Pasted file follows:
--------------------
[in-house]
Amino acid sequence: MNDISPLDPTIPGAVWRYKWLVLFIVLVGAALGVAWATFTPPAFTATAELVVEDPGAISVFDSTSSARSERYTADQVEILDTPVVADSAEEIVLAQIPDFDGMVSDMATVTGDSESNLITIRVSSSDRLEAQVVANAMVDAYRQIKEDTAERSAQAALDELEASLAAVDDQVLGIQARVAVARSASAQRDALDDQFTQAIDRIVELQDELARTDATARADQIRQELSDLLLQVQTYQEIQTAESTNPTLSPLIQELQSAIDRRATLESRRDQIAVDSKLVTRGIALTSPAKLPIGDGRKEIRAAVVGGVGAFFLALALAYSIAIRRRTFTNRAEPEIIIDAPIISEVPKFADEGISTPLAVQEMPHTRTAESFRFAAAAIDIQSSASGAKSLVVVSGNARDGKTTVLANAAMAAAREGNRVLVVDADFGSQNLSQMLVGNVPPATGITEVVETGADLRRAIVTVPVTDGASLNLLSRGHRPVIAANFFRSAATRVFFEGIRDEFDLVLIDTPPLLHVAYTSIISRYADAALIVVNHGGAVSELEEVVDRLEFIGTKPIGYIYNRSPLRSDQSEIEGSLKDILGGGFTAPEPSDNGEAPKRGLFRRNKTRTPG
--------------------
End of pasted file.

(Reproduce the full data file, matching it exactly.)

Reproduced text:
[in-house]
Amino acid sequence: MNDISPLDPTIPGAVWRYKWLVLFIVLVGAALGVAWATFTPPAFTATAELVVEDPGAISVFDSTSSARSERYTADQVEILDTPVVADSAEEIVLAQIPDFDGMVSDMATVTGDSESNLITIRVSSSDRLEAQVVANAMVDAYRQIKEDTAERSAQAALDELEASLAAVDDQVLGIQARVAVARSASAQRDALDDQFTQAIDRIVELQDELARTDATARADQIRQELSDLLLQVQTYQEIQTAESTNPTLSPLIQELQSAIDRRATLESRRDQIAVDSKLVTRGIALTSPAKLPIGDGRKEIRAAVVGGVGAFFLALALAYSIAIRRRTFTNRAEPEIIIDAPIISEVPKFADEGISTPLAVQEMPHTRTAESFRFAAAAIDIQSSASGAKSLVVVSGNARDGKTTVLANAAMAAAREGNRVLVVDADFGSQNLSQMLVGNVPPATGITEVVETGADLRRAIVTVPVTDGASLNLLSRGHRPVIAANFFRSAATRVFFEGIRDEFDLVLIDTPPLLHVAYTSIISRYADAALIVVNHGGAVSELEEVVDRLEFIGTKPIGYIYNRSPLRSDQSEIEGSLKDILGGGFTAPEPSDNGEAPKRGLFRRNKTRTPG